Bill Carter, Garland County Baptist Association missionary and a messenger from Immanuel Baptist Church of Hot Springs, offered a motion to refer the amendment “back to committee for further study” and asking them to consider dealing with the issues of alien immersion and open communion separately.
“It would be a travesty if we spent such little time in open discussion and debate,” Carter said. “I would like to see the Arkansas Baptist News and any other means for discussion … in a point and counterpoint on this issue so the true voice of the people in this state can be heard.”
A vote by raised ballots on Carter’s motion was determined too close to call. A subsequent ballot vote failed with 39 percent affirmative and 61 percent opposed.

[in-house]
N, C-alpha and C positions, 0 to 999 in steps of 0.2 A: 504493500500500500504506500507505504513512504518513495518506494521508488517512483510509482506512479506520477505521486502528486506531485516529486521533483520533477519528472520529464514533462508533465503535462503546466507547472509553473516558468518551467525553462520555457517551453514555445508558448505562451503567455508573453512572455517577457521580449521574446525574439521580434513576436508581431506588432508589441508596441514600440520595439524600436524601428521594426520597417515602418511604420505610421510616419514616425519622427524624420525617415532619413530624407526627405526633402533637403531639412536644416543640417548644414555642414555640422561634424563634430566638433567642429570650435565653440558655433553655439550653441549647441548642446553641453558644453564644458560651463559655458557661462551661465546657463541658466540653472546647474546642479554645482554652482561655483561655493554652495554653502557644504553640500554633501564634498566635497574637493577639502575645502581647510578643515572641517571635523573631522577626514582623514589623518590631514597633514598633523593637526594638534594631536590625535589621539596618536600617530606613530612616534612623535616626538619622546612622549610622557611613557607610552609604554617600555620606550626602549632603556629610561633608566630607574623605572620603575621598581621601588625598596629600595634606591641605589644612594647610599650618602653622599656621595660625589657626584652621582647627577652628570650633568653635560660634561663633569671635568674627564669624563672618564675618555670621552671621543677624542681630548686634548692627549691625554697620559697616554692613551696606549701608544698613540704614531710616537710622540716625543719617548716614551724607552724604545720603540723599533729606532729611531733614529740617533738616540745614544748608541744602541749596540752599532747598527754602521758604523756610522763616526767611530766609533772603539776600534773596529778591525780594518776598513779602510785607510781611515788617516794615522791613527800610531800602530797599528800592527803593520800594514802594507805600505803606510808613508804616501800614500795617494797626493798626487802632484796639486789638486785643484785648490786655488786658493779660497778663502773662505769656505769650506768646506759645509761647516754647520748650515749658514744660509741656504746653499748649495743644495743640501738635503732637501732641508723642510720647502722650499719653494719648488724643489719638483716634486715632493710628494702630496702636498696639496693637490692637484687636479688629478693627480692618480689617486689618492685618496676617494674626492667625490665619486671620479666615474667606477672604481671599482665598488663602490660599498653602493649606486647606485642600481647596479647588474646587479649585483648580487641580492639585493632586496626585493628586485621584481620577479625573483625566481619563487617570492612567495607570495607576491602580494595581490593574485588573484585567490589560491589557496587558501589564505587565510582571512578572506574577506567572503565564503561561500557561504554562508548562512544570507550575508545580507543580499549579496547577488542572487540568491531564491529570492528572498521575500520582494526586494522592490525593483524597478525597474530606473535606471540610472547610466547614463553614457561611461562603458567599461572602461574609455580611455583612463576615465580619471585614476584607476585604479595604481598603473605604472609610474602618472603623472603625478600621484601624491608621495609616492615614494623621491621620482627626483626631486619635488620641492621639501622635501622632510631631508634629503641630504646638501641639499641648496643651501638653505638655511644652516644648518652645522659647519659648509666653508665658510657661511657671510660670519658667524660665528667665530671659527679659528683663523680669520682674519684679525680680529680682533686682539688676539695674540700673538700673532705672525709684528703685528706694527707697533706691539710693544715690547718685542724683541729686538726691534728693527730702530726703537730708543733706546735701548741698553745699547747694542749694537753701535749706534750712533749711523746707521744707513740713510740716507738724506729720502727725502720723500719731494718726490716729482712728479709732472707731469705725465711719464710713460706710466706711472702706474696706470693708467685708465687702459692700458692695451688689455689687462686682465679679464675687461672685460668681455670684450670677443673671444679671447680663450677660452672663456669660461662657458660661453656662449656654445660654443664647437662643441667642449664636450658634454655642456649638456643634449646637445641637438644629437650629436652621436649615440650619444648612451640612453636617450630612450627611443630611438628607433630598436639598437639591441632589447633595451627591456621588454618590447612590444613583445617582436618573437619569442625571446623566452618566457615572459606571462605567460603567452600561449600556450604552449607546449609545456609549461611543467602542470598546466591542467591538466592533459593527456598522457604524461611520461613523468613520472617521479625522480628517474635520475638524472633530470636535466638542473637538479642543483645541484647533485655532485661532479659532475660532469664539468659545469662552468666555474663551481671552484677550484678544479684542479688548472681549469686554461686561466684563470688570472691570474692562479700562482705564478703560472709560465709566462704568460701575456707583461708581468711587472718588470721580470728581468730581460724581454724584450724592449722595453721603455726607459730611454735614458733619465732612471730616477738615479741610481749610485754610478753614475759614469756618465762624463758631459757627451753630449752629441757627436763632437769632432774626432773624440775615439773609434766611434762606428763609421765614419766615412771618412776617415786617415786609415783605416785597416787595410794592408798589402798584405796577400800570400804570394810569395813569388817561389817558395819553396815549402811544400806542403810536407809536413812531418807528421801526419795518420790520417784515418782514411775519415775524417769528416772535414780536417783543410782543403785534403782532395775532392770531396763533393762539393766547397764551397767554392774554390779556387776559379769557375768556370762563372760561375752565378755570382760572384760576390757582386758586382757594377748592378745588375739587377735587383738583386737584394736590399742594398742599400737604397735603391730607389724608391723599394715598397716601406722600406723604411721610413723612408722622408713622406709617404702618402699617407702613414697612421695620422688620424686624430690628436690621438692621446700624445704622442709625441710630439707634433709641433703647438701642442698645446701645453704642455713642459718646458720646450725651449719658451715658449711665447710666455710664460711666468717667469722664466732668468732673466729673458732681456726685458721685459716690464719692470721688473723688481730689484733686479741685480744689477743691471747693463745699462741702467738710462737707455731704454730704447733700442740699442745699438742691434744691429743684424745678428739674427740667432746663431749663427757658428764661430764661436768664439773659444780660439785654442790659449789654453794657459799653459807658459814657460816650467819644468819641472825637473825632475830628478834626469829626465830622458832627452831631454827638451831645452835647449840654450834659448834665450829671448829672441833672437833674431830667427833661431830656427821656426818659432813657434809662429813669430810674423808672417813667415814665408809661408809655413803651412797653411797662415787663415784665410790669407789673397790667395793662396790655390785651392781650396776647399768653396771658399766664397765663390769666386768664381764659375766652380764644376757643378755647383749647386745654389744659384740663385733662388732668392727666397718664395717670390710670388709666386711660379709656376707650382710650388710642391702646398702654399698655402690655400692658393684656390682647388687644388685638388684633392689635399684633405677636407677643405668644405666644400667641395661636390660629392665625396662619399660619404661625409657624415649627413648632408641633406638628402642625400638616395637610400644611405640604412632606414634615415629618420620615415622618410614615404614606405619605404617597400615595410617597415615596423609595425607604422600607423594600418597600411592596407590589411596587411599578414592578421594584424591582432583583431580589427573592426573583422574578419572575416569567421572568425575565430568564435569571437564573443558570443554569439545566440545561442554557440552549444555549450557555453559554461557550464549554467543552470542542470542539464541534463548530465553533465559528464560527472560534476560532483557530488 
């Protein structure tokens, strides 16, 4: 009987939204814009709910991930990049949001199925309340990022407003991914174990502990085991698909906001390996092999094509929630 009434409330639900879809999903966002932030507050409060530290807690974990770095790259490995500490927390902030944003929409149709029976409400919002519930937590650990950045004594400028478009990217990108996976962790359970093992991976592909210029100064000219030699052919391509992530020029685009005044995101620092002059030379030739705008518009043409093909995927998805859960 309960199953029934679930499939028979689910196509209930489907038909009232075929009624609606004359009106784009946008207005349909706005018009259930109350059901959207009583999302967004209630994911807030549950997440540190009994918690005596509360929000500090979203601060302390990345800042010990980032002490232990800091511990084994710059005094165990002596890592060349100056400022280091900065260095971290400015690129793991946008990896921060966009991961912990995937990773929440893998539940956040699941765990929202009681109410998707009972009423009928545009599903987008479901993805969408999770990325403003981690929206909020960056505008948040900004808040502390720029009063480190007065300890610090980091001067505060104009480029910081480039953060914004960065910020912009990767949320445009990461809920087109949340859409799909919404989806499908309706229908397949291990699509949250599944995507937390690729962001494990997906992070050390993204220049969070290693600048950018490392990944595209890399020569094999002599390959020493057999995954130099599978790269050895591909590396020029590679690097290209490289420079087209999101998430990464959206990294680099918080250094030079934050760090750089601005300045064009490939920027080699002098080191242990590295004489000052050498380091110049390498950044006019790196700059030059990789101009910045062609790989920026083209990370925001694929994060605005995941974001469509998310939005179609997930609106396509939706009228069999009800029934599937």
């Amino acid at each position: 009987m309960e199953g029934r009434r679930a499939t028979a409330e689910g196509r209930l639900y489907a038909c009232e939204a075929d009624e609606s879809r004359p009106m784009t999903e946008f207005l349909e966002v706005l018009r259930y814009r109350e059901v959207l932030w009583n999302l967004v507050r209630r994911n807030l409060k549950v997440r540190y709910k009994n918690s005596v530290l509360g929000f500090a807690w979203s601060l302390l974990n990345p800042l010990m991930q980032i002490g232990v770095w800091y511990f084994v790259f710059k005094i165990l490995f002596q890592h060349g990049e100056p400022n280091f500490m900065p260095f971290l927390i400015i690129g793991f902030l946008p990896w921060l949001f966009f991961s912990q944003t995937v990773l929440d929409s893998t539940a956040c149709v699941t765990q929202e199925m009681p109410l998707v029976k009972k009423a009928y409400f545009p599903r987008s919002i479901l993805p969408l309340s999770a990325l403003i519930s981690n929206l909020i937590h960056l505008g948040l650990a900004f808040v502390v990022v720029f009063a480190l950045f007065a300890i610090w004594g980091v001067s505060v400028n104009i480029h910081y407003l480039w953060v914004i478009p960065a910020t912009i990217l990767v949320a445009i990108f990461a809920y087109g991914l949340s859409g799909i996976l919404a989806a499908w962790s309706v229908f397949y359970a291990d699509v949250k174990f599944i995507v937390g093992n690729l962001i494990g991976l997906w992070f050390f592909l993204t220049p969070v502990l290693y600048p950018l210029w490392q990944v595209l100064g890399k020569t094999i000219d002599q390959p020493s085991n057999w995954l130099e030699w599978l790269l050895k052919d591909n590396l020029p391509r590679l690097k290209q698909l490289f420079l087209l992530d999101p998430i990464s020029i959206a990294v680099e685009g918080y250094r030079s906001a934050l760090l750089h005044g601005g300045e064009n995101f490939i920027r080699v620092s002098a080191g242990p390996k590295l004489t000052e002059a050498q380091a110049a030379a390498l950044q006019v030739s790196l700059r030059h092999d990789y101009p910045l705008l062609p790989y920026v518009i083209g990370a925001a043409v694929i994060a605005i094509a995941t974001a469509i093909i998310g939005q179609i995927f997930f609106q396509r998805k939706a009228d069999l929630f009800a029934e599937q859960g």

In further discussion on the committee recommendation, John Greer, pastor of Pleasant Grove Baptist Church of Conway, speaking for the change, asked, “Do you want us in the convention or do you want us to leave?”
Greer later told Baptist Press that the baptism of a person presenting himself for membership at his church would be acceptable if the individual is a believer and was immersed in water. However, candidates who were sprinkled or baptized as infants would be regarded as an “alien baptism” and thus, unqualified. In regard to communion, Greer said his church expects participants to examine themselves as to their qualification, citing Paul’s instructions on the ordinance as the pattern he follows.
“More and more people are coming from Bible churches that are similar to us in doctrine and were immersed as believers, so why immerse them again?” he told BP. While it is not an issue often raised by prospective members at his own church, it is common among larger churches, he added.